The Rhode Island Capitol Building in Providence.
The Rhode Island Statehouse in Providence. Credit: Garrett A. Wollman / Creative Commons

The following commentary was written by Mac Dressman, an advocate for clean, sustainable transportation policy with the U.S. Public Interest Research Group. See our commentary guidelines for more information.

On this past Earth Day, President Joe Biden called for cutting United States greenhouse-gas emissions in half by 2030. Finally, our country stands ready to take bold action on climate change. In this new landscape, Rhode Island should seize the opportunity to become a leader on climate action.

Here in the Northeast, the Transportation and Climate Initiative (TCI), a regional cap-and-invest program designed to reduce emissions, is an essential step to take on climate change to build a cleaner, healthier future. 

TCI will not only help reduce air pollution, traffic congestion and improve public health, it will also raise revenue for investments in cleaner, safer transportation across the Ocean State. The state legislature should draft and approve legislation to formally join the initiative along with Connecticut, Massachusetts and the District of Columbia. 

TCI builds on the recently passed Act On Climate bill, which establishes emission reduction targets for Rhode Island. While these targets are a good start to meet our climate-saving goals over the next decade, Rhode Island must join TCI to put into effect a direct, achievable roadmap to reduce harmful emissions and create a more sustainable transportation future.   

Critics’ concerns about higher gas prices are exaggerated, and offer no solutions to resolving the toxic air pollution and deadly transportation system that afflicts Rhode Island. While TCI will raise gas prices slightly across the Northeast, a few cents per gallon is a small price to pay for cleaner and safer transportation in the long term. 

Rhode Island has a significantly higher asthma rate than the national average, and fossil fuel-powered cars are a major contributor. To address this health crisis, lawmakers should join neighboring states in adopting TCI to make our towns and cities cleaner and safer.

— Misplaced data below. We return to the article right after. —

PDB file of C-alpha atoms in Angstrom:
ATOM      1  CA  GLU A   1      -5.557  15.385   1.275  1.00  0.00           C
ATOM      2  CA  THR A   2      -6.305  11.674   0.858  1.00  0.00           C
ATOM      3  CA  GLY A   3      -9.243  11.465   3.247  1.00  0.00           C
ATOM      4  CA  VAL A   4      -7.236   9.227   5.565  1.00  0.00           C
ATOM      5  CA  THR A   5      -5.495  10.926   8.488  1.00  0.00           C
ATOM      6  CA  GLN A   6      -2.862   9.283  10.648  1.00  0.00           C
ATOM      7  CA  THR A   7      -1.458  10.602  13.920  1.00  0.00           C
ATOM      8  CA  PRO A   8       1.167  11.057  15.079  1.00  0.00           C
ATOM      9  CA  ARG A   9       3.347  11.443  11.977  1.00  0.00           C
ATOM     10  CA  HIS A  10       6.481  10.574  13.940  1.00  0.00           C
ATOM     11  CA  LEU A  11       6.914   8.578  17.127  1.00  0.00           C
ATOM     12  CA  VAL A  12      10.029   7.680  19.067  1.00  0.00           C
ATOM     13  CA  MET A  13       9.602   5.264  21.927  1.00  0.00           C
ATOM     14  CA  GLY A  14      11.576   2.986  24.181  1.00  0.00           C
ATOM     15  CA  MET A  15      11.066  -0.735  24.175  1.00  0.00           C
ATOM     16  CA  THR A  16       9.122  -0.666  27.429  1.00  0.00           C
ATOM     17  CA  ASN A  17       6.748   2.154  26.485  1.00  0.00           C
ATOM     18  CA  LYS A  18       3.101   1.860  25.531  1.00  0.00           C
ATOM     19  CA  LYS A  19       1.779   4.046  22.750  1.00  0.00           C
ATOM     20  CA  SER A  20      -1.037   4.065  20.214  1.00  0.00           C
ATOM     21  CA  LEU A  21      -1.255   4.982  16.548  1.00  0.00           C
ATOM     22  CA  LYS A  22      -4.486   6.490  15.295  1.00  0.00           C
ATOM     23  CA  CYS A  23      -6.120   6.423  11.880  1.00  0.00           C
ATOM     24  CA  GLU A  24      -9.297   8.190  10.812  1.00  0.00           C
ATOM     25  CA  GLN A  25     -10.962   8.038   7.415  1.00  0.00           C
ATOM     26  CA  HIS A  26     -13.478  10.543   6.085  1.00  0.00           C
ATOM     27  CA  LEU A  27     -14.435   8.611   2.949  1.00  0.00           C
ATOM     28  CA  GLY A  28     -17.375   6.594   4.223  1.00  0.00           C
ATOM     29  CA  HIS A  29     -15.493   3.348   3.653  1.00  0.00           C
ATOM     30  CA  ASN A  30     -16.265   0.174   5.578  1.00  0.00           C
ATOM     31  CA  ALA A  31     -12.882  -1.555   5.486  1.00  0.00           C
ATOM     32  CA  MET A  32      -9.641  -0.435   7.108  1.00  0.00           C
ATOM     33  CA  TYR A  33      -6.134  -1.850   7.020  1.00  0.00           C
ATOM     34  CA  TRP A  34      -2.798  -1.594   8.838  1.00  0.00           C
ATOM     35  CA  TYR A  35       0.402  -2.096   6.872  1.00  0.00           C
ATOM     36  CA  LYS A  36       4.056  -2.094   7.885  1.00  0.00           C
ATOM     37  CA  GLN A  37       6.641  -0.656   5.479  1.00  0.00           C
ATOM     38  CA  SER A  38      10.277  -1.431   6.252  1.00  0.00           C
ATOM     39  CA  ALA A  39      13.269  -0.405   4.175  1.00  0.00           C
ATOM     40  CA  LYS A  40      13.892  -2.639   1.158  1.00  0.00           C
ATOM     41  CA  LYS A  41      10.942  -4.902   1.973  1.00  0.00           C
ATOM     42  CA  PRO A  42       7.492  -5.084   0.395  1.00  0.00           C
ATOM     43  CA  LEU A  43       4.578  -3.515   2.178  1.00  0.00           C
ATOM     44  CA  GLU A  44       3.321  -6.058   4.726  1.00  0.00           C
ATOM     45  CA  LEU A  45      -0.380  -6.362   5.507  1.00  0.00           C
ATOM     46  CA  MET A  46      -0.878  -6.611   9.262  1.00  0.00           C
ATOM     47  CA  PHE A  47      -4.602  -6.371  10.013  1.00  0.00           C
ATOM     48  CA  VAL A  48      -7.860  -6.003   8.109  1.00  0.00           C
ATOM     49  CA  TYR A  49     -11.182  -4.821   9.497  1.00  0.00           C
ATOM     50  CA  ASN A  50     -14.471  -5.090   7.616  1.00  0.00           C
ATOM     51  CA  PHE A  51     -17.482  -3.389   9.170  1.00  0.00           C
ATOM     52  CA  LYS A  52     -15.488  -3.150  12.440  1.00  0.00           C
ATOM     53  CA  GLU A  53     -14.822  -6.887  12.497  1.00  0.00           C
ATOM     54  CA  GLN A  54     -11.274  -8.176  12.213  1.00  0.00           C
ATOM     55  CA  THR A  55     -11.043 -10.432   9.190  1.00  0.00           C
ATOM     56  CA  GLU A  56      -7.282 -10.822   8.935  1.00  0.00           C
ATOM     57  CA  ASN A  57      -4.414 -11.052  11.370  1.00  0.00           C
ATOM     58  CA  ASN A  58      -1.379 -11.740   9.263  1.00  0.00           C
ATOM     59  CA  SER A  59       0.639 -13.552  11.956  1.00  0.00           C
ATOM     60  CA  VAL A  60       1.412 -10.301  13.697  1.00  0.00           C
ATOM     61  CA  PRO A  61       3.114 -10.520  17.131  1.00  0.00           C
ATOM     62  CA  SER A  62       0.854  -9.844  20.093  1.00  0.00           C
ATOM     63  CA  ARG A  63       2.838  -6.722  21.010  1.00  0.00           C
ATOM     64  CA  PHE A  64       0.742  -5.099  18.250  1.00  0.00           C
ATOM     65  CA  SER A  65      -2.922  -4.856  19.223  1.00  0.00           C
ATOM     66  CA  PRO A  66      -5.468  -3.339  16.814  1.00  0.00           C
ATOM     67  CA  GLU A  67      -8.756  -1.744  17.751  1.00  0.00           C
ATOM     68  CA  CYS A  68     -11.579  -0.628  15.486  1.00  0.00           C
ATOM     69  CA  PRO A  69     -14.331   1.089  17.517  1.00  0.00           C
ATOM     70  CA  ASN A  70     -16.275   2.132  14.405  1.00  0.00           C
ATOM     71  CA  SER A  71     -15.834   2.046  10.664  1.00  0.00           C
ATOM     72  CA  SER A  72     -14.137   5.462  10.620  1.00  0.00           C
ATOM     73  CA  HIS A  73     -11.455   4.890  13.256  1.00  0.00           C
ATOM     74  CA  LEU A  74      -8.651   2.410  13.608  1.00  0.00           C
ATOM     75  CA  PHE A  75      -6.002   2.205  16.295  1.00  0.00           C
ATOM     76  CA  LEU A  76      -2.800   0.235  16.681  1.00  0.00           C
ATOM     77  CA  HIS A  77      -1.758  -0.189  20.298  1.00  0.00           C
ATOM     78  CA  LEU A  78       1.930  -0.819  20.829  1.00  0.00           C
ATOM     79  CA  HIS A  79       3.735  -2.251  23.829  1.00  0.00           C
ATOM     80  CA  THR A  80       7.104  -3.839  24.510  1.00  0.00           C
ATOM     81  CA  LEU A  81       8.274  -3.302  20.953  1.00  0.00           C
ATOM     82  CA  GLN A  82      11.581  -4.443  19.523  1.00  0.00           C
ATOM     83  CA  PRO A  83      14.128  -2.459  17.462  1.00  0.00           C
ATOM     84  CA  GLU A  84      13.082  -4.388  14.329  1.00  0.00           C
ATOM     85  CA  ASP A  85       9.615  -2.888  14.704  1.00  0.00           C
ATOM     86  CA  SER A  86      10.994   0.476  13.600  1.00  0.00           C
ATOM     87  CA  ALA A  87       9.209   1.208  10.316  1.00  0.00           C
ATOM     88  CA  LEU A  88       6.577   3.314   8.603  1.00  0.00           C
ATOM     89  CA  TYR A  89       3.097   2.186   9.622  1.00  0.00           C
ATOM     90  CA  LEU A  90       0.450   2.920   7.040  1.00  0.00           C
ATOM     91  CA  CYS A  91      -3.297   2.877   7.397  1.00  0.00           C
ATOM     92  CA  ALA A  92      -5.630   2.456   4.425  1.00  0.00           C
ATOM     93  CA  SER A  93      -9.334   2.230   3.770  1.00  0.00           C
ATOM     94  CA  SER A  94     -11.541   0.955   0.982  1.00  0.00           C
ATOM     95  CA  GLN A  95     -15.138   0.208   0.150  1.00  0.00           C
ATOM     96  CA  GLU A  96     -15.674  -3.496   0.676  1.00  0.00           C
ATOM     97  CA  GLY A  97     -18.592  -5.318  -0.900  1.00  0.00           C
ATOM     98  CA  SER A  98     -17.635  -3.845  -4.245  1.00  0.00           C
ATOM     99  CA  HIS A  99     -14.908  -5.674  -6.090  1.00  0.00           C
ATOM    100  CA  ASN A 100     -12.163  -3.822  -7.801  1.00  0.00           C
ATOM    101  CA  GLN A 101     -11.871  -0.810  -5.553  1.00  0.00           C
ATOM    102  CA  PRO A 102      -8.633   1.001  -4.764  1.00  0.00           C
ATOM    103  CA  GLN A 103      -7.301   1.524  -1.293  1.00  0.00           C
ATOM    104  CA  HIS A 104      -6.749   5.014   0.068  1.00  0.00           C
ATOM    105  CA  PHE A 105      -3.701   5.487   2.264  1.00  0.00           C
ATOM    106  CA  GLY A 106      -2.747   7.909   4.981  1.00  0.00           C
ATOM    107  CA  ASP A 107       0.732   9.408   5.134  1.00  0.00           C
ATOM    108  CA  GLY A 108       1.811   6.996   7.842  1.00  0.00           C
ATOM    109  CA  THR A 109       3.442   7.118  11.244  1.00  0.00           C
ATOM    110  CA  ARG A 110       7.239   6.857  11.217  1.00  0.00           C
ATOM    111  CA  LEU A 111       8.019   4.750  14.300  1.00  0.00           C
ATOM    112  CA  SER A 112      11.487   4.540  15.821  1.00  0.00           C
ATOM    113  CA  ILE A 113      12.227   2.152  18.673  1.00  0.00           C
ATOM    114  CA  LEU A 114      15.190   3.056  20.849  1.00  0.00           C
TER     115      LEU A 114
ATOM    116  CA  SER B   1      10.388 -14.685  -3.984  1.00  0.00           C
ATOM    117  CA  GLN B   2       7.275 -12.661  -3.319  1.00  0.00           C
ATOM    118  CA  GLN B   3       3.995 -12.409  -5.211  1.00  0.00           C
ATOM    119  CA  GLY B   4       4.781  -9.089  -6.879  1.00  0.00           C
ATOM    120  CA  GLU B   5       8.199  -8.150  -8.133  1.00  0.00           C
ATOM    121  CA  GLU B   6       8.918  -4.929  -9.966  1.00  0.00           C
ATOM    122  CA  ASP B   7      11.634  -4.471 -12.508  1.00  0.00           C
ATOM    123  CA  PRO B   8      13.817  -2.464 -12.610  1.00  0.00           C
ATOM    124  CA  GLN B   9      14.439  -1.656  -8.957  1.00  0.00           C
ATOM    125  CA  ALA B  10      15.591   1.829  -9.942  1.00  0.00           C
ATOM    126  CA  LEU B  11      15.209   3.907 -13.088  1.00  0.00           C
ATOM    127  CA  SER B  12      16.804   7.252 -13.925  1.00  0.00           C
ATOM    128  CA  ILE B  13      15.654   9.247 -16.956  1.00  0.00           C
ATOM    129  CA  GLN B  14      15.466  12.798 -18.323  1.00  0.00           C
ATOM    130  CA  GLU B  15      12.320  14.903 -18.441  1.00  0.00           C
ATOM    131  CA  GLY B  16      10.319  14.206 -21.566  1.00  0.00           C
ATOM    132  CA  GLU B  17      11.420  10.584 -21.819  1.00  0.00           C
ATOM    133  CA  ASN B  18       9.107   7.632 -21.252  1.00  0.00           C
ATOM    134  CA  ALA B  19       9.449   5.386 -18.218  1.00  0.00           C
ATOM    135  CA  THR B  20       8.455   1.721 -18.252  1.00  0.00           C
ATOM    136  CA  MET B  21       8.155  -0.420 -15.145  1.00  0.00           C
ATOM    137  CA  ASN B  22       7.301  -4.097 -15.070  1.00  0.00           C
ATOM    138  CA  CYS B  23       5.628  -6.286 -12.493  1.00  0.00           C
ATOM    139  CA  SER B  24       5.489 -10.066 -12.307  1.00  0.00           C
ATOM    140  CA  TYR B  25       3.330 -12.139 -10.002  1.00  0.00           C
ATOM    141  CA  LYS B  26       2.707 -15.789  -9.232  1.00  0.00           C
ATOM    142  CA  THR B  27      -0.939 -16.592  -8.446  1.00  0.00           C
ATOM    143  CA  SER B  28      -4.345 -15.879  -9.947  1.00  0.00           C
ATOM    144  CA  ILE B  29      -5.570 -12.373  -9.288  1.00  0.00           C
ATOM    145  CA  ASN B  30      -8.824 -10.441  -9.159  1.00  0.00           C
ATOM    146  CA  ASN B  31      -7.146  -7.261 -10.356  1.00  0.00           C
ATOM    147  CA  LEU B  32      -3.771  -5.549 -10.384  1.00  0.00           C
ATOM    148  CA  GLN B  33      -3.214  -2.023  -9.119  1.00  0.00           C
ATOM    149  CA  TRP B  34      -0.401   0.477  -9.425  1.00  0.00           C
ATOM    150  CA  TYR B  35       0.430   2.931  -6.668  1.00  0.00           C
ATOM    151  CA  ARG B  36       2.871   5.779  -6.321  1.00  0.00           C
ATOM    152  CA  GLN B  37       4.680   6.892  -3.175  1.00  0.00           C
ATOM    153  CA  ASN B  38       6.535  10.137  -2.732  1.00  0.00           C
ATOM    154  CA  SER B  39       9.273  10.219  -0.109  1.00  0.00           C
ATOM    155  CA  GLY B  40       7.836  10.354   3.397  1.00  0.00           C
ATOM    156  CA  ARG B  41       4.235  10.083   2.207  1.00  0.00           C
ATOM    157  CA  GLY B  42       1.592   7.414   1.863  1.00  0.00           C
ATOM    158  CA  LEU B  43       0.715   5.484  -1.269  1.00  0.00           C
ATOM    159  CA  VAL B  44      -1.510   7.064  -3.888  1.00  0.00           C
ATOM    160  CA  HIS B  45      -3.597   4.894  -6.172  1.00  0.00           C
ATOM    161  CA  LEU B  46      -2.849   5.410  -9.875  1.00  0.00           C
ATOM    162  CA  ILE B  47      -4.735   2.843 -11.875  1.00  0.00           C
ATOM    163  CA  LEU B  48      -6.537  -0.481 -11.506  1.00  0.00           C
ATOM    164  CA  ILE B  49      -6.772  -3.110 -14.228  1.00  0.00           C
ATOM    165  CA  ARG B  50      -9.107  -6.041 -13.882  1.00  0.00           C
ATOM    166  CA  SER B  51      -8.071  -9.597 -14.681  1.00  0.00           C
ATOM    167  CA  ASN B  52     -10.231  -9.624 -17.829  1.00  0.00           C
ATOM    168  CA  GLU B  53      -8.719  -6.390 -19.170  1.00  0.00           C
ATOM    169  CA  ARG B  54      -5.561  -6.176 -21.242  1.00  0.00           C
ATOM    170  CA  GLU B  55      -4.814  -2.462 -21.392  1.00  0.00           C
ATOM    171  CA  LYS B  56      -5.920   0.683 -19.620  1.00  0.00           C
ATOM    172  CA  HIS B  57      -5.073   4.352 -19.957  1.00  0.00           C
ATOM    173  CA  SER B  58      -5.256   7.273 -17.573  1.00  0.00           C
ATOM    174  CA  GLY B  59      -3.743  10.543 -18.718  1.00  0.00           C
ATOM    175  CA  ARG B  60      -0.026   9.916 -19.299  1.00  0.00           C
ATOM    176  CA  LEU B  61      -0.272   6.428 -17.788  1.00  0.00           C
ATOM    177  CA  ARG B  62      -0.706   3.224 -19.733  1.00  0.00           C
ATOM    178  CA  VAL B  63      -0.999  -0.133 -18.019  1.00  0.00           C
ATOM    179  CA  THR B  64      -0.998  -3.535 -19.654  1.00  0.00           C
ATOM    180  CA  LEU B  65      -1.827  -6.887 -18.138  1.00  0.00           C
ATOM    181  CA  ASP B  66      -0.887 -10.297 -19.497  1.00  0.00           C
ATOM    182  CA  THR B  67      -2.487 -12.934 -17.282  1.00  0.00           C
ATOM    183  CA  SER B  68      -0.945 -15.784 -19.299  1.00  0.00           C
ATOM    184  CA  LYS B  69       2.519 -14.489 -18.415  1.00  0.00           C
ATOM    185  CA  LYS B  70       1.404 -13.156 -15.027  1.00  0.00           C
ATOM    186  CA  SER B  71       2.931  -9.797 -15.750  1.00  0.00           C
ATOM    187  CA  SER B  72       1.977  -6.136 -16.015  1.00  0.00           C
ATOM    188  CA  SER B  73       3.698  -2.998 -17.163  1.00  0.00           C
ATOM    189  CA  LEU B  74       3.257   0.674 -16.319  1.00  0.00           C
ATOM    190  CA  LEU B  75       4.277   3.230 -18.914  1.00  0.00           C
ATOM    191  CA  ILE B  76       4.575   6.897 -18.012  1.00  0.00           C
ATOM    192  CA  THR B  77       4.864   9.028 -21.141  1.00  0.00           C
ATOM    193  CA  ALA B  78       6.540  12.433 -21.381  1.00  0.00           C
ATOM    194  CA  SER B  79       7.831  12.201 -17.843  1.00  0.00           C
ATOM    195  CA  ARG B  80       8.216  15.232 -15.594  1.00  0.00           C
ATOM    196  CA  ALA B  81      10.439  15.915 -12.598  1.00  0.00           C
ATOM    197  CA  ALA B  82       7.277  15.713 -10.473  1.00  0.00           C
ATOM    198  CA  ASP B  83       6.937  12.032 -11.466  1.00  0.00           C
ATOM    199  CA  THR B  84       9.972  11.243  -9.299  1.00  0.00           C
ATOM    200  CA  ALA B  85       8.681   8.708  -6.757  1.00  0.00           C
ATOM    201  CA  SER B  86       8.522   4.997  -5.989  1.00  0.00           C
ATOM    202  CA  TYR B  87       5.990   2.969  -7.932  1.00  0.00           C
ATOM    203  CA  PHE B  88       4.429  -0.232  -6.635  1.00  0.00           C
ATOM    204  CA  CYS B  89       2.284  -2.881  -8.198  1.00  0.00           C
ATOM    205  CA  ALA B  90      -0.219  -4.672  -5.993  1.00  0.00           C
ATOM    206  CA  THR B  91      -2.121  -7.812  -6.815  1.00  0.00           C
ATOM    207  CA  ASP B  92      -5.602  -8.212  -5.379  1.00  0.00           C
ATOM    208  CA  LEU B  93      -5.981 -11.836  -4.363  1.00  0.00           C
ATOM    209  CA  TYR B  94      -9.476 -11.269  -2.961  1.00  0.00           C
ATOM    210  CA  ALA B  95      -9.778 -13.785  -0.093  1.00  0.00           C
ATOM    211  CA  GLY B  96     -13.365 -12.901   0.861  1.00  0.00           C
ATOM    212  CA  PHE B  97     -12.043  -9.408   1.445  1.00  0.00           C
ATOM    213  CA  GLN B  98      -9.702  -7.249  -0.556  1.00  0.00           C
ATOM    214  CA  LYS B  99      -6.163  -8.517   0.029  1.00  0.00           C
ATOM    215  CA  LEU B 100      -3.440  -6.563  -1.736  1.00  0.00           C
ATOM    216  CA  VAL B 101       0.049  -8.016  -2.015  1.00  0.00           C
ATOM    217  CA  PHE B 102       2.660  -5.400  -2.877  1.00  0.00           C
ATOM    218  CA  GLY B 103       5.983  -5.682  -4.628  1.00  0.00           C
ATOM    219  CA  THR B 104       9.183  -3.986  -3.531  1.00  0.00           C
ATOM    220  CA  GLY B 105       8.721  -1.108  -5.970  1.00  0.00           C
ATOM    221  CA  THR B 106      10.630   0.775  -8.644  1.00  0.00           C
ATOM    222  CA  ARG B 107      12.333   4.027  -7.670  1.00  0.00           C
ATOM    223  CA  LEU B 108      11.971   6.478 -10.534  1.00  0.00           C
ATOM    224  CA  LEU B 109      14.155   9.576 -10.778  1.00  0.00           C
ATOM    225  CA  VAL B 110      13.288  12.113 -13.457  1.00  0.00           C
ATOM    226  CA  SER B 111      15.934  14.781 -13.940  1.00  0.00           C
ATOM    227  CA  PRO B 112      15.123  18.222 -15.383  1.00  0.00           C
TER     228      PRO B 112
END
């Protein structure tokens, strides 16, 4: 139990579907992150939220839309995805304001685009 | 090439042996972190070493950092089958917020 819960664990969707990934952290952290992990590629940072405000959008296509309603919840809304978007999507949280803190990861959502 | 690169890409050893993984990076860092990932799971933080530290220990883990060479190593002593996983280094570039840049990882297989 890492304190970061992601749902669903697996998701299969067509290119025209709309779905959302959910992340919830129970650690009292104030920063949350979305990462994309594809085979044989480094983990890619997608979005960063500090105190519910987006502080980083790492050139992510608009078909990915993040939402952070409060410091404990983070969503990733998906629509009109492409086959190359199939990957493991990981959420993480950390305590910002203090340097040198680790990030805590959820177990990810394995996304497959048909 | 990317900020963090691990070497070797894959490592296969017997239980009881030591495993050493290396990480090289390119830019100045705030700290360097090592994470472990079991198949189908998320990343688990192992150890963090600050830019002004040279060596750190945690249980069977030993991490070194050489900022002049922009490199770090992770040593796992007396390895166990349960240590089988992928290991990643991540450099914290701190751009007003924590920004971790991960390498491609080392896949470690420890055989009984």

Transportation is the largest contributor to climate-harming emissions in the nation. Furthermore, pollution from our cars and trucks sickens thousands of Americans every year. Exhaust from diesel and gasoline-powered cars and trucks contains toxic chemicals, like carbon monoxide and arsenic, and has been linked to asthma, heart and lung disease and cancer. 

Vehicle pollution kills an estimated 58,000 Americans each year, according to a recent study by the Massachusetts Institute of Technology. More than 2 million Americans also visit the hospital every year due to vehicle-related injuries.

TCI will help address these problems by putting a price on vehicle pollution in Rhode Island and the Northeast, and raising revenue for investments in electric vehicle charging stations, cleaner public transit and safer streets for pedestrians and bicyclists.

These long-term improvements will, in turn, provide us with alternatives to pollution-spewing cars — and will be better for our lungs and the climate. When presented with a variety of transportation options, many residents will be able to replace gas- or diesel-powered car trips with walking, biking, public transit or electric vehicle trips. These changes will make our air cleaner and our streets safer.

TCI is a key opportunity for Rhode Island and the Northeast to improve air quality and invest in cleaner, safer transportation options for our children. Legislators should adopt the Transportation and Climate Initiative to protect the health and quality of life of local residents.